2. Sound like your target demographic

The ingroup bias is a tendency where people offer preferential treatment to those they perceive as members of their tribe or group.

Human beings tend to gravitate towards others who they believe are just like them. In eCommerce terms, this translates towards curating a brand voice, persona, and messaging that sounds like your target consumer. Mirror the tone of the target audience you're trying to reach, as shoppers tend to gravitate towards brands, products, and messaging that speaks to them.

3. Make the offer more attractive

Hyperbolic discounting is the tendency for people to have a stronger preference for more immediate payoffs relative to later payoffs.

Consumers often process information very quickly because they're trying to assess the best deal or value-for-money offer. Store owners can work out unique limited edition offers to nudge a consumer to make a quick purchase. For instance, you can offer free or discounted delivery if the purchase is made before a certain timeframe. Essentially, capitalize on that human urge for instant gratification. In this case, you're offering an opportunity to save on shipping instantly.

4. Ride the trending wave

The availability heuristic is the tendency to be influenced by more recent memories or those that are unusual or emotionally charged.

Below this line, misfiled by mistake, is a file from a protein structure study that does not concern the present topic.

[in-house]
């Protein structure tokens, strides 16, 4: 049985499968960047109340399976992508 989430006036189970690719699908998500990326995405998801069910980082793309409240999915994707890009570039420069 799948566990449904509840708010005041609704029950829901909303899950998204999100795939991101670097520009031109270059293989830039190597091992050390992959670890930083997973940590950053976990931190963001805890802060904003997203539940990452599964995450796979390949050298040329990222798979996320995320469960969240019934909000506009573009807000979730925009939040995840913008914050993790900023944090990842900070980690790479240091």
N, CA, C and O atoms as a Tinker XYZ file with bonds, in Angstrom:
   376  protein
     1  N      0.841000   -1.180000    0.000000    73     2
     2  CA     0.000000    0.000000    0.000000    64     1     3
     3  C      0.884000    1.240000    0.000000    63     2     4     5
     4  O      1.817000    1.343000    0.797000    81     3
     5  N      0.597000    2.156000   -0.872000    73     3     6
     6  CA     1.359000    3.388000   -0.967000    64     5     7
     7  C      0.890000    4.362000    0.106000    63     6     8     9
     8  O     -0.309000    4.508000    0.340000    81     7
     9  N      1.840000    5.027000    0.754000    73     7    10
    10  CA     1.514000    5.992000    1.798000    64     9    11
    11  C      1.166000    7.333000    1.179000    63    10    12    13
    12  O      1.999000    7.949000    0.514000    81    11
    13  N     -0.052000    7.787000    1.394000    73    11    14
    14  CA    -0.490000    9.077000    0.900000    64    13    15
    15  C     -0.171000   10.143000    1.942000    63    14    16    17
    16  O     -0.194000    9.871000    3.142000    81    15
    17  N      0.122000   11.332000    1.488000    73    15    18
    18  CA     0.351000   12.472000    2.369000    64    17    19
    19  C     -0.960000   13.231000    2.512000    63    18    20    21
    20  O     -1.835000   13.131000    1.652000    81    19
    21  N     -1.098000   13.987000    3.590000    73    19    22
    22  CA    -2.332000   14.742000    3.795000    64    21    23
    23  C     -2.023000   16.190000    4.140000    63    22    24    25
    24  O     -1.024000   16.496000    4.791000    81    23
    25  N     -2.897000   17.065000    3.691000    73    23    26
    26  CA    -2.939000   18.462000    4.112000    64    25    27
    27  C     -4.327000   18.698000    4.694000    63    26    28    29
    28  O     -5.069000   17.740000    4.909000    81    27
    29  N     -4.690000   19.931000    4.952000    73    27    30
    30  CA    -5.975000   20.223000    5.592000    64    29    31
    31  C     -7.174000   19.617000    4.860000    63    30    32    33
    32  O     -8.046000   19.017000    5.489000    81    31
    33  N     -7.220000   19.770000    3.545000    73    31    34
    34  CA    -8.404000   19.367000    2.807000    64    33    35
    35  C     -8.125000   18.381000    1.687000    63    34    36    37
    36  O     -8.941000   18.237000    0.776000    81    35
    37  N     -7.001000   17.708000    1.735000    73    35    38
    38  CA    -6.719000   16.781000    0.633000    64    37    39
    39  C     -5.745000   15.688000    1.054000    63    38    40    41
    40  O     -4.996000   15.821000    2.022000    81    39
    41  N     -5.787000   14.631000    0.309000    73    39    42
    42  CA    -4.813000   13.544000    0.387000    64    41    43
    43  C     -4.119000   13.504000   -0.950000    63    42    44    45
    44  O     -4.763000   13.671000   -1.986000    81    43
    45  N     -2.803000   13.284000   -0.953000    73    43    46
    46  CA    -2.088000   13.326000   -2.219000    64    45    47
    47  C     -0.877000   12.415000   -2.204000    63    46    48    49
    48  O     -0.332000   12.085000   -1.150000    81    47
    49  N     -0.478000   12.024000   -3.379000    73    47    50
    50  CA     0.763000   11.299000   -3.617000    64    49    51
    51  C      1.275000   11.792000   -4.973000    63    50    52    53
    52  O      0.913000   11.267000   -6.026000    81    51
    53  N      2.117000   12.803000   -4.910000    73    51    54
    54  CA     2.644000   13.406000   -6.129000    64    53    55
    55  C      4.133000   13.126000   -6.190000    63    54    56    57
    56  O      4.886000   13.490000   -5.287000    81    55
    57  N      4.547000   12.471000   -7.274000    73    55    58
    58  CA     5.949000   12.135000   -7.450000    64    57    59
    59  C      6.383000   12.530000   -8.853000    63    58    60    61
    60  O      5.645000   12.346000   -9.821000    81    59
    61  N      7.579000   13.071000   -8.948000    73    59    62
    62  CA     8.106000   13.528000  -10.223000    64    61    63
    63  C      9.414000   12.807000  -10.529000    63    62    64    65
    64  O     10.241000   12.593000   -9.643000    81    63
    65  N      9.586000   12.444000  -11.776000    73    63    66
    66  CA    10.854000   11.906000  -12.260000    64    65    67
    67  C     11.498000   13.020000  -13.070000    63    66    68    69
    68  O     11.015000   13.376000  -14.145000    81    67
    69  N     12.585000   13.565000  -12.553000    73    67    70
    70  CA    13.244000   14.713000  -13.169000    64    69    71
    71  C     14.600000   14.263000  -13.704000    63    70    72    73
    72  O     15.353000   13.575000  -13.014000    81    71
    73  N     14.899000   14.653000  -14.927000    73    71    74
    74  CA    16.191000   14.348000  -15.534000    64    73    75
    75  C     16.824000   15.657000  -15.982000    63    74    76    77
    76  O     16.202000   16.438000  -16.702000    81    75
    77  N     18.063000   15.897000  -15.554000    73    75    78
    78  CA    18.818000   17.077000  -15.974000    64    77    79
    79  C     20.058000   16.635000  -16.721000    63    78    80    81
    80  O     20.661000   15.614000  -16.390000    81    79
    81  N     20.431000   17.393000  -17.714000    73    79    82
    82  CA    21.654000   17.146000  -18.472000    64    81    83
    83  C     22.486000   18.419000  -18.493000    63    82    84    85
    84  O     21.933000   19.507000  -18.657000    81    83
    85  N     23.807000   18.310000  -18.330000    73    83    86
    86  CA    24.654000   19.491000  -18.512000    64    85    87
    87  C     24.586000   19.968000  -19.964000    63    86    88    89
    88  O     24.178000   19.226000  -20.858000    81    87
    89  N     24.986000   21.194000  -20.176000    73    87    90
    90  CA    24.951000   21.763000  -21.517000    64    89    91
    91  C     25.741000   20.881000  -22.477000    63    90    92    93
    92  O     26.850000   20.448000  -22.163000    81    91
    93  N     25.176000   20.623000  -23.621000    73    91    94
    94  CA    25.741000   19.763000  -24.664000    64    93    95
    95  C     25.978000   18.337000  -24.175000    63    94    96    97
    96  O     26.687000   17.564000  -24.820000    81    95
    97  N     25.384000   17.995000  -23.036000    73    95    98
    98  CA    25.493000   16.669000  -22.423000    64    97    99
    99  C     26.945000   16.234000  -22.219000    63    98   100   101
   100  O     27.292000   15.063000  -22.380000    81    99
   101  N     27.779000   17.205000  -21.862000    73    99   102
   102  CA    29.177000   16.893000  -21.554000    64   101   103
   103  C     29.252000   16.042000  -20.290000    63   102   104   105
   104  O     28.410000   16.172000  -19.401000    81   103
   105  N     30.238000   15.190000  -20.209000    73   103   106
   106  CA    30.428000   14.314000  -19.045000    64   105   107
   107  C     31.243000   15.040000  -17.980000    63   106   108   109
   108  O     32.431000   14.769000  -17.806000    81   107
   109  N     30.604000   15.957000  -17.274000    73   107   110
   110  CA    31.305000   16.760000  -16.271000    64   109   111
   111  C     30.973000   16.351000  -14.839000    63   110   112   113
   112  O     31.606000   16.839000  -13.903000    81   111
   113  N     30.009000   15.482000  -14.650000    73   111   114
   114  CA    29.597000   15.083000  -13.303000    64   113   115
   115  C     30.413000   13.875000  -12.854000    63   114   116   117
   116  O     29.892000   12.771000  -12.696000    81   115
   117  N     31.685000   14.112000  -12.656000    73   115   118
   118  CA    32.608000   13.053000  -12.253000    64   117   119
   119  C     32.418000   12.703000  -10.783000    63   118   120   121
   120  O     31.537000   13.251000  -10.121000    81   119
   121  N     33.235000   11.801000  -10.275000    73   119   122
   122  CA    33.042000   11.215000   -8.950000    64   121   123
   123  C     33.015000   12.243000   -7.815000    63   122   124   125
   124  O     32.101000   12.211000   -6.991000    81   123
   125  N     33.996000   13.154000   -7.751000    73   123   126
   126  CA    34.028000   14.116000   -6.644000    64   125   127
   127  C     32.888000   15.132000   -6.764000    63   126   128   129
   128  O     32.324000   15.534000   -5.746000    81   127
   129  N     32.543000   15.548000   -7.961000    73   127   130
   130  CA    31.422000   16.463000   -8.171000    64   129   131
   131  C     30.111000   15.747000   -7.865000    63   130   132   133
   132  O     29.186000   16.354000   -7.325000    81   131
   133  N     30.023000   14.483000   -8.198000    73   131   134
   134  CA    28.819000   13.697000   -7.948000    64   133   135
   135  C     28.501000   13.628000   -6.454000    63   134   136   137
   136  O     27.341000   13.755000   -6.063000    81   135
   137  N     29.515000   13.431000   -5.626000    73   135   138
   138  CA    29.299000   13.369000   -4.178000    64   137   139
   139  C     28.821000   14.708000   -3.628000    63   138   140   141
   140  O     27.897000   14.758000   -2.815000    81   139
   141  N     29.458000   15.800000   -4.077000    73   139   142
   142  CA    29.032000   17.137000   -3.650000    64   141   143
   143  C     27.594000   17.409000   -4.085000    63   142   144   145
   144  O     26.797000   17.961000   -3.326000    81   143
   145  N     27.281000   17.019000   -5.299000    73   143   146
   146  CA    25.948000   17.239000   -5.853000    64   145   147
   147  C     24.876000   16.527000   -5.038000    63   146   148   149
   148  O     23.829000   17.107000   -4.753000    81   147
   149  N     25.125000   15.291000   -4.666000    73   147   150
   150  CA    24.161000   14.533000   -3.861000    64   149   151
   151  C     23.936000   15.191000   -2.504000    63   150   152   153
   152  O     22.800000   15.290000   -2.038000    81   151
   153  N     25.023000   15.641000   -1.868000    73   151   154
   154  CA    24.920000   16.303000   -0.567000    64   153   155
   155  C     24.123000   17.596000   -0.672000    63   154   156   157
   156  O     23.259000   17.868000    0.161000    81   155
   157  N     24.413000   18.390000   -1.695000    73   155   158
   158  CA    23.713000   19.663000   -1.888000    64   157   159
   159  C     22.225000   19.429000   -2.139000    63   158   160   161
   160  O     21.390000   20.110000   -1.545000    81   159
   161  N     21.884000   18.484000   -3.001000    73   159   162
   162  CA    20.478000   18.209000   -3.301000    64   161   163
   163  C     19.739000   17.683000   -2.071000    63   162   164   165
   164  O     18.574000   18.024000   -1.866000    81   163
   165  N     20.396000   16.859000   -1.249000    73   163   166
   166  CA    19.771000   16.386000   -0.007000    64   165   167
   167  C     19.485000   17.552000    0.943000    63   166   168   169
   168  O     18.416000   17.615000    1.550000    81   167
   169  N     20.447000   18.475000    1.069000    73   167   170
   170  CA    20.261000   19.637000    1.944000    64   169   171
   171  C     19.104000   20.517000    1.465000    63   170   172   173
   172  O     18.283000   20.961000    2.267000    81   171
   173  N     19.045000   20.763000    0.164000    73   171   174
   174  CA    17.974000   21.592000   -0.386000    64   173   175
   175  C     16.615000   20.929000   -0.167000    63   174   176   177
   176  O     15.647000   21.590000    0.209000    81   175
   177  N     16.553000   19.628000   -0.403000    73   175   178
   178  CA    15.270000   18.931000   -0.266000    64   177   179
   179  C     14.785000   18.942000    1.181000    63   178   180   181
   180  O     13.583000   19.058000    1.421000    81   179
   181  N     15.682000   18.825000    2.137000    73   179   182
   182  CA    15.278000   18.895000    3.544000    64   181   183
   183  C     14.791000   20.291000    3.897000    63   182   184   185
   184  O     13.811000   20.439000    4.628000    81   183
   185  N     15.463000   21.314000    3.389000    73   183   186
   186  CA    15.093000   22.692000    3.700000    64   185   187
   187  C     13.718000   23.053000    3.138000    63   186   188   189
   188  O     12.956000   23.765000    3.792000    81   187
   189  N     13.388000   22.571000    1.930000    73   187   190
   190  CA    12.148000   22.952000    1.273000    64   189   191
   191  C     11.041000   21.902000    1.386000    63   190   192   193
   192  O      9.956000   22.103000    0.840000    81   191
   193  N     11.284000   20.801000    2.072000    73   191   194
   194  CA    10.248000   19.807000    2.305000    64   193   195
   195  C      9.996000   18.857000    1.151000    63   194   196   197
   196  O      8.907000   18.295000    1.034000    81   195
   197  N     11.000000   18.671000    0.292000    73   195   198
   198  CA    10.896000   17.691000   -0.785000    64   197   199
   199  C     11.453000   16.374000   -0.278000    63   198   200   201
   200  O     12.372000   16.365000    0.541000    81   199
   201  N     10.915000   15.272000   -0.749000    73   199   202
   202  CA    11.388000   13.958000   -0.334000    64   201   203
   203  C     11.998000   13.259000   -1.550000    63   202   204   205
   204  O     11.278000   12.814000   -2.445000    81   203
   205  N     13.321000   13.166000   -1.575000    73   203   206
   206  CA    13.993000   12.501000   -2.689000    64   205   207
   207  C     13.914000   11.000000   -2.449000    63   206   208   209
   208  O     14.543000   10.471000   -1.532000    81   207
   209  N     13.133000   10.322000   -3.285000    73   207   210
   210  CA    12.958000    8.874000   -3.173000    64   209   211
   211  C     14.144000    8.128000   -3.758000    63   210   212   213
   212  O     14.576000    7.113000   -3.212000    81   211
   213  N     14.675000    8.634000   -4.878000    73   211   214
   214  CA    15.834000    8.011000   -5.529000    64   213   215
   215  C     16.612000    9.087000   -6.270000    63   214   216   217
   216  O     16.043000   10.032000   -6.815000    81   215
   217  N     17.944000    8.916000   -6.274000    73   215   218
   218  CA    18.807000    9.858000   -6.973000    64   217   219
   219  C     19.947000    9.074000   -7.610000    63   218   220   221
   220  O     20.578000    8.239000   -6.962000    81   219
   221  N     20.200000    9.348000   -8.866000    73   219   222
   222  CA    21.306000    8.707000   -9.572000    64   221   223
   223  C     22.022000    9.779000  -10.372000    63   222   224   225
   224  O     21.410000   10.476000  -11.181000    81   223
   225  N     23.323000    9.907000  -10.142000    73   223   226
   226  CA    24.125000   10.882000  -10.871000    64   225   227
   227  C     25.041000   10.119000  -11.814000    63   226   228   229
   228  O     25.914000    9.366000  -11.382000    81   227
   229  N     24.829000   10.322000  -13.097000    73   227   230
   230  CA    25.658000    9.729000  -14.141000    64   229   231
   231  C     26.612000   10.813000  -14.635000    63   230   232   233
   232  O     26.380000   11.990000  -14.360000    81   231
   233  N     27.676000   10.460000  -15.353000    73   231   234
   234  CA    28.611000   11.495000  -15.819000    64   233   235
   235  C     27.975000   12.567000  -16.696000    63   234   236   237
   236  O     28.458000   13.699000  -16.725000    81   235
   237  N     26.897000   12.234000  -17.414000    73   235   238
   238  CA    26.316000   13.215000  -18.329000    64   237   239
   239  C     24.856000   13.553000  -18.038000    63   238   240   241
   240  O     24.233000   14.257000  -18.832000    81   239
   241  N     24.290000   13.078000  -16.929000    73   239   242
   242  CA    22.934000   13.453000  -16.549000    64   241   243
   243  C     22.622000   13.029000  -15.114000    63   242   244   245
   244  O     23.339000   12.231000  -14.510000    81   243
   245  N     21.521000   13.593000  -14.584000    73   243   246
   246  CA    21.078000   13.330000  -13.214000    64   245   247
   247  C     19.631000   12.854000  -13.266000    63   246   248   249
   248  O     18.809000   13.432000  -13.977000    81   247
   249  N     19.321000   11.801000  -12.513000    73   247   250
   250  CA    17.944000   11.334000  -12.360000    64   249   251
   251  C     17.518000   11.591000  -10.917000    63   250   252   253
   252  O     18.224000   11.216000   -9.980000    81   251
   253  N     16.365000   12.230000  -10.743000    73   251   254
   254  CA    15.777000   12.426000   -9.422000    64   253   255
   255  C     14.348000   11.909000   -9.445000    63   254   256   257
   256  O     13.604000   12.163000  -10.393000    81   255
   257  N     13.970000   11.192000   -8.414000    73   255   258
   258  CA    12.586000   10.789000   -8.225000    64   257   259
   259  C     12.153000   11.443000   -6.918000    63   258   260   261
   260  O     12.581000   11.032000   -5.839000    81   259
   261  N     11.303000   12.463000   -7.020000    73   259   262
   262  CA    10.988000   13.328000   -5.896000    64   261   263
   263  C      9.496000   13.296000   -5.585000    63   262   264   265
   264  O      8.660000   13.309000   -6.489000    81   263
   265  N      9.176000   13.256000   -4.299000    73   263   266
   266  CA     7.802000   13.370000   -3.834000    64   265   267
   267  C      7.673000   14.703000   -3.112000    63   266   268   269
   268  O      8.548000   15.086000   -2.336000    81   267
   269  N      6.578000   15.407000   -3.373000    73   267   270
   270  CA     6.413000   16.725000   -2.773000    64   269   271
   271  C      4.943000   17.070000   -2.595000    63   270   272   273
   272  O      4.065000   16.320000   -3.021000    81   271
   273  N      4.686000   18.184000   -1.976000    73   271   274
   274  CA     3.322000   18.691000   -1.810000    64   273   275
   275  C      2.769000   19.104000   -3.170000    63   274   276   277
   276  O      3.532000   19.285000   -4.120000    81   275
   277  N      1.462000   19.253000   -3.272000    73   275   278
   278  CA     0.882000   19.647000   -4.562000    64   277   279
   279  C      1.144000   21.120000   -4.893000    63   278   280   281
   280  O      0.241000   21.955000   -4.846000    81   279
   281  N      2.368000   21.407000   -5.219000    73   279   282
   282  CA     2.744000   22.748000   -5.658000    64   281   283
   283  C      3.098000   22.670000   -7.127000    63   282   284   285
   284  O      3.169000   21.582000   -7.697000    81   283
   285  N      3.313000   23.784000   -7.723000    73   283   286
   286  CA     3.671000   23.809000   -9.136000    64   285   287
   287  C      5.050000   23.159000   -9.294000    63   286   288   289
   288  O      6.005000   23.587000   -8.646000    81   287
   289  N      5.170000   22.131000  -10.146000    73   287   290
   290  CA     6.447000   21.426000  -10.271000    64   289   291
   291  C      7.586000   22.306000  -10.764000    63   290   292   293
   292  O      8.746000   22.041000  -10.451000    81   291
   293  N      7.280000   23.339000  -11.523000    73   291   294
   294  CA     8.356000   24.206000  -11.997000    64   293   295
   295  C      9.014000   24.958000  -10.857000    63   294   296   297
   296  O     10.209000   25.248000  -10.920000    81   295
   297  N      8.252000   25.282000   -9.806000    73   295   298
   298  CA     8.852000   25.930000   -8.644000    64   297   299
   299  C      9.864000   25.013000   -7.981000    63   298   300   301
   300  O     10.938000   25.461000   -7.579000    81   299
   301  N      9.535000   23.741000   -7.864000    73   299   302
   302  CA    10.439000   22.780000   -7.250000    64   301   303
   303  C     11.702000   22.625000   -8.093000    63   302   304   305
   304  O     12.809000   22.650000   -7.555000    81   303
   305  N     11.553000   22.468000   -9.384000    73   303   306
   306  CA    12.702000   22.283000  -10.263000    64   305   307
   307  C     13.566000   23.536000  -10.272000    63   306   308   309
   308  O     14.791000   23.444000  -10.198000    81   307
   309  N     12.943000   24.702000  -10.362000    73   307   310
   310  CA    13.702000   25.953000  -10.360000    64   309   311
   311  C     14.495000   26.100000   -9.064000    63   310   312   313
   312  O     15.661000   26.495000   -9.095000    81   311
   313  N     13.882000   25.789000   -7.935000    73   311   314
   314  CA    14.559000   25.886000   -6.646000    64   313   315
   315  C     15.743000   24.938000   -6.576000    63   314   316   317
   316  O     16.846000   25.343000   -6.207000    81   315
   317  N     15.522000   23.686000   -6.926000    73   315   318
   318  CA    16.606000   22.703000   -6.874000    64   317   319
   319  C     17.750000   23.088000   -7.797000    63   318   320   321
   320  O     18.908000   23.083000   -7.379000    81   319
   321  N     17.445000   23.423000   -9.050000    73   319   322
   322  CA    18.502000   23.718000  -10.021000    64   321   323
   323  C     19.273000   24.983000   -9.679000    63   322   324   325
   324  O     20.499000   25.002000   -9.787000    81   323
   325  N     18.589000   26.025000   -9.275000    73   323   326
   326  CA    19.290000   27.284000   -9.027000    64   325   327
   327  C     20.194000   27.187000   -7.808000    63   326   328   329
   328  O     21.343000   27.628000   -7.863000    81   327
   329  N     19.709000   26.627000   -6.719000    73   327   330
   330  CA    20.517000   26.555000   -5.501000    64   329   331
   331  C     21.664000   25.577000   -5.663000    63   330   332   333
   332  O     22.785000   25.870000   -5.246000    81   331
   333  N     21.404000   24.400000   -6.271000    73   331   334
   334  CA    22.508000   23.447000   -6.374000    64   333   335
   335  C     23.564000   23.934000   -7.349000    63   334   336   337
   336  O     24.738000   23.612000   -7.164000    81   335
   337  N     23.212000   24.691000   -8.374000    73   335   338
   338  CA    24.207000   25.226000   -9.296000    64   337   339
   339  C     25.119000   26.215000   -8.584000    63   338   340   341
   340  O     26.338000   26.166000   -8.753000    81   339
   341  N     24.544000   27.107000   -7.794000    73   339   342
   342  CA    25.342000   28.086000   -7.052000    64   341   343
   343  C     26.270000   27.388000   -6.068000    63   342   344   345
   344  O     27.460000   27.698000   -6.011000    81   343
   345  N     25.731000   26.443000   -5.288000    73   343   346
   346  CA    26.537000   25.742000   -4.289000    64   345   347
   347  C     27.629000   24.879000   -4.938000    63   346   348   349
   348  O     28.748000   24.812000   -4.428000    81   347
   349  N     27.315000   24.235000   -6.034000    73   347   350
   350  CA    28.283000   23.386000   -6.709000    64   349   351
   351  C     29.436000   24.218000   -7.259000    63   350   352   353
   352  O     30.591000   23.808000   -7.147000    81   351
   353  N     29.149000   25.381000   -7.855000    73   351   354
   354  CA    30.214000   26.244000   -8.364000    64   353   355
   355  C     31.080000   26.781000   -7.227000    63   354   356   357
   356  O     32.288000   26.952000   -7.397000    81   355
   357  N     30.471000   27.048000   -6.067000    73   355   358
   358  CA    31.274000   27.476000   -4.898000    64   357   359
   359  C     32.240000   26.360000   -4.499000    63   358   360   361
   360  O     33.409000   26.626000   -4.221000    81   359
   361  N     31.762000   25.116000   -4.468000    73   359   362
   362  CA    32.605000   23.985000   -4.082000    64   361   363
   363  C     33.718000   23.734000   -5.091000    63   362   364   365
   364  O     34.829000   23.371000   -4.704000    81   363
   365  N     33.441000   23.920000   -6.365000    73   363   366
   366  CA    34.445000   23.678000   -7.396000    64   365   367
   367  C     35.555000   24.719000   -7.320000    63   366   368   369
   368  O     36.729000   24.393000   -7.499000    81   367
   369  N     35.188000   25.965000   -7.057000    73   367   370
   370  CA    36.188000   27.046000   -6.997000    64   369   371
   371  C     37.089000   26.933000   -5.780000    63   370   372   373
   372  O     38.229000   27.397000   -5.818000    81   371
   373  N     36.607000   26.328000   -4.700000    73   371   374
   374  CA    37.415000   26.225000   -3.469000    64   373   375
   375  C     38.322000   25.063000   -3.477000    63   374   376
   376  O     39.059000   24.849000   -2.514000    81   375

The psychology behind this bias is that consumers tend to respond to something that relates to a more recent event or memory. For instance, if a celebrity was in the news for saying that they prefer a harness over a collar for their pet dog, then pet owners are more likely to prioritize buying a harness when shopping online. Being able to connect these dots as an eCommerce specialist will help you capitalize on what's trending and is in the consumer's mind space.

5. End on a high note

The peak-end rule revolves around how people seem to perceive not the sum of an experience but the average of how it was at its peak and how it ended.

People tend to classify an experience based on how they felt at its more intense point, as well as how it ended. This pattern can be applied to the eCommerce shopping experience by ensuring that it ends on a note that enhances the overall experience. So, ensure that the check-out point of any transaction goes seamlessly and even inspires some customer delight. For instance, announcing a reward after a transaction can uplift the overall experience.

6. Narrative matters

The Framing Effect indicates a tendency where people's decision-making is influenced by whether they are presented with positive or negative connotations.

One of the most popular examples of this bias is when brands leverage FOMO (fear of missing out) to entice a consumer to make a purchase. Consumers are always subconsciously trying to ensure they don't lose out on a deal, an opportunity, or a chance to be the first one to try a new product.

Brands that have excelled in building FOMO tend to sell more and fast. You can, for instance, plug in some real consumer experiences to build it up further. This also encourages consumer interaction once they have purchased and used a product.

7. Offer social proof

The bandwagon effect or herd mentality is the tendency of people to mirror the actions and beliefs of those around them.